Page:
American Muscle Carsby Jim Campisano
Barracuda, Mustang, GTO, Ford Fairlane: these names typify the American muscle car and conjure up the sights and sounds of the 1960s and '70s. In a volume packed with mouthwatering color photographs of every driver's fantasy cars, Jim Campisano,/b>
They're America's dream machines--and here they are, shown in all their glory, verve, and glamour.
Barracuda, Mustang, GTO, Ford Fairlane: these names typify the American muscle car and conjure up the sights and sounds of the 1960s and '70s. In a volume packed with mouthwatering color photographs of every driver's fantasy cars, Jim Campisano, editor-in-chief of Muscle Mustangs & Fast Fords magazine, chronicles the history of these super-powered autos, covering now-forgotten vehicles as well as the more famous asphalt burners. Relive each stage of the muscle car era: 1960-63, when their popularity began to grow; 1964-67, the time of the intermediate-size supercar craze; 1965-74, when the ponycar wars raged; and 1968-74, when the autos underwent major redesign. In addition, auto enthusiasts will find discussions of non-factory-produced cars, including the Hurst SC/Ramblers, models built especially for racing, and such prototypes as the Dodge Diamante. Sidebars detail special cars, important personalities, and major developments, and extensive chart listings include specifications for engines available in each production year.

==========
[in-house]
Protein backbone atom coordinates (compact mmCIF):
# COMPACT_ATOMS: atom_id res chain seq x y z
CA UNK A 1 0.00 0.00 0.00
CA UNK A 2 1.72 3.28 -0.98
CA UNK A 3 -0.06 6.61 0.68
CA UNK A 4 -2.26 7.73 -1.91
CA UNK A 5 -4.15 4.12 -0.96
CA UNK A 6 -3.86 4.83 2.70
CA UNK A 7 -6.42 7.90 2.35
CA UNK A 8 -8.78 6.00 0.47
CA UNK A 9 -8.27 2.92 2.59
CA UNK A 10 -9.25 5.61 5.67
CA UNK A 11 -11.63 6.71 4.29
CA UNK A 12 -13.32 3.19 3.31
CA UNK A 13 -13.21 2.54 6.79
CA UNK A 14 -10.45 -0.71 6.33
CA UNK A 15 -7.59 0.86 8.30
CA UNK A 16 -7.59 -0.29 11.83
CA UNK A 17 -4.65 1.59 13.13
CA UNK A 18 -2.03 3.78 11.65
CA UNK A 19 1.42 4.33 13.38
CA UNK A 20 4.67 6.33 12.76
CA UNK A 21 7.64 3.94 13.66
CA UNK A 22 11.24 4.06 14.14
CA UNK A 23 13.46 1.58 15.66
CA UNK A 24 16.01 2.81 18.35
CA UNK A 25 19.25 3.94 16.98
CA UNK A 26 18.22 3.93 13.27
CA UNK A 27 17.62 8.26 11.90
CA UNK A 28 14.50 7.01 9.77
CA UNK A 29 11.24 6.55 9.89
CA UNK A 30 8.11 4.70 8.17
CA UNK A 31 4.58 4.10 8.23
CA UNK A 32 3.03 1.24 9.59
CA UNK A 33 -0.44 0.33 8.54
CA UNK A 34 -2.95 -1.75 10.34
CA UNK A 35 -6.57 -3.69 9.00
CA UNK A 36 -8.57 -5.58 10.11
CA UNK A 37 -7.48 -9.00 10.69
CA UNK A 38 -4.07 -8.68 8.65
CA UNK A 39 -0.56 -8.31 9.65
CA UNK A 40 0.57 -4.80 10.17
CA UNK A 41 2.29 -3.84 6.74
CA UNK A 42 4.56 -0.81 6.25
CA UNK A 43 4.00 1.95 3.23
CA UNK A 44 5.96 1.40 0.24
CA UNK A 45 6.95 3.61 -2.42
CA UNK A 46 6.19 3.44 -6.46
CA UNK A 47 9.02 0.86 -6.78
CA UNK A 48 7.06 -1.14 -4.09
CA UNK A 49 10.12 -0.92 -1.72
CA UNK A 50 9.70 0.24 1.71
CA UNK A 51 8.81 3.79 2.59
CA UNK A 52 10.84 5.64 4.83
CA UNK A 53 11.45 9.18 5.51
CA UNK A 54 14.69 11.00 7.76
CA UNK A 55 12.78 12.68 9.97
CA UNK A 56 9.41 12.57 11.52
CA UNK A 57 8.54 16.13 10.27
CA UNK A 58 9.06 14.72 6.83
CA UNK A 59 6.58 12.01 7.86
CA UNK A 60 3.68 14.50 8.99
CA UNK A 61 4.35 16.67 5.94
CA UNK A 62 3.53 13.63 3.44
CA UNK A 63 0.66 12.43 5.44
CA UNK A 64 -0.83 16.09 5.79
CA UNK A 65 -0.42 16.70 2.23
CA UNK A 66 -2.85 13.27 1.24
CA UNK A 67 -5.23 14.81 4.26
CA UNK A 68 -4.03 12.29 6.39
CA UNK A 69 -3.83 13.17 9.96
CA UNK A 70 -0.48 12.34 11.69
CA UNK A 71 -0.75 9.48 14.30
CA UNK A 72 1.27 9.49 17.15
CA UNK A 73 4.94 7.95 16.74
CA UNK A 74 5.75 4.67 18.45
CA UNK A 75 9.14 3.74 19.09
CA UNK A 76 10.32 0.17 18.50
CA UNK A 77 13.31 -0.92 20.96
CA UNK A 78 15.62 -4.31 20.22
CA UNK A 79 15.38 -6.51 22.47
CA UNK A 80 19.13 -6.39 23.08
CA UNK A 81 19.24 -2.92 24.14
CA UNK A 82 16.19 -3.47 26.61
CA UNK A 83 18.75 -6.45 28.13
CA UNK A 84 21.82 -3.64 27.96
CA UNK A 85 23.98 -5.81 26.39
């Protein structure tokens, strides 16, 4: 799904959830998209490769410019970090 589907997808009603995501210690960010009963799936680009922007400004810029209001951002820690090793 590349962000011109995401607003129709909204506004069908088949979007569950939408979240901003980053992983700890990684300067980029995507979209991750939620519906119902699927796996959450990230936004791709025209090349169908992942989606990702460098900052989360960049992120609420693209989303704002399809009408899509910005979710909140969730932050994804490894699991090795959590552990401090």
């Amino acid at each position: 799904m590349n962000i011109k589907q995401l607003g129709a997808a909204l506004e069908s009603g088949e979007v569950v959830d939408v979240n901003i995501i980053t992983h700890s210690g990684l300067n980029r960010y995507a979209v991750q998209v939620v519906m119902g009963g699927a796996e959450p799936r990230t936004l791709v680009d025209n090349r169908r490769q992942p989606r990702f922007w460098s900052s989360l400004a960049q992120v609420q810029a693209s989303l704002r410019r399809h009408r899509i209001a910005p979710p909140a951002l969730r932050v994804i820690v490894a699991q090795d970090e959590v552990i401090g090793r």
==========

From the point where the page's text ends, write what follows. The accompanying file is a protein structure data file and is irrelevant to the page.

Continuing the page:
- Main Street Press
- Publication date:
- Product dimensions:
- 11.40(w) x 11.30(h) x 0.70(d)
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This book is not as common as other musclecar books, especially those done by Motorbooks. However, this books is better than most of them. It is not a complete picture history of all musclecars, but it does a good job capturing the essence of what musclecars are all about. You may not see every year GTO, but you'll see all of their different incarnations, for example. The writing is also well-done, and the chapters are laid out in an interesting way. Along with Motor City Muscle and Muscle Car Chronicle, this is my favorite book. And besides a horrendously-incorrect Challenger T/A, most of the stuff in this book is pretty much right-on.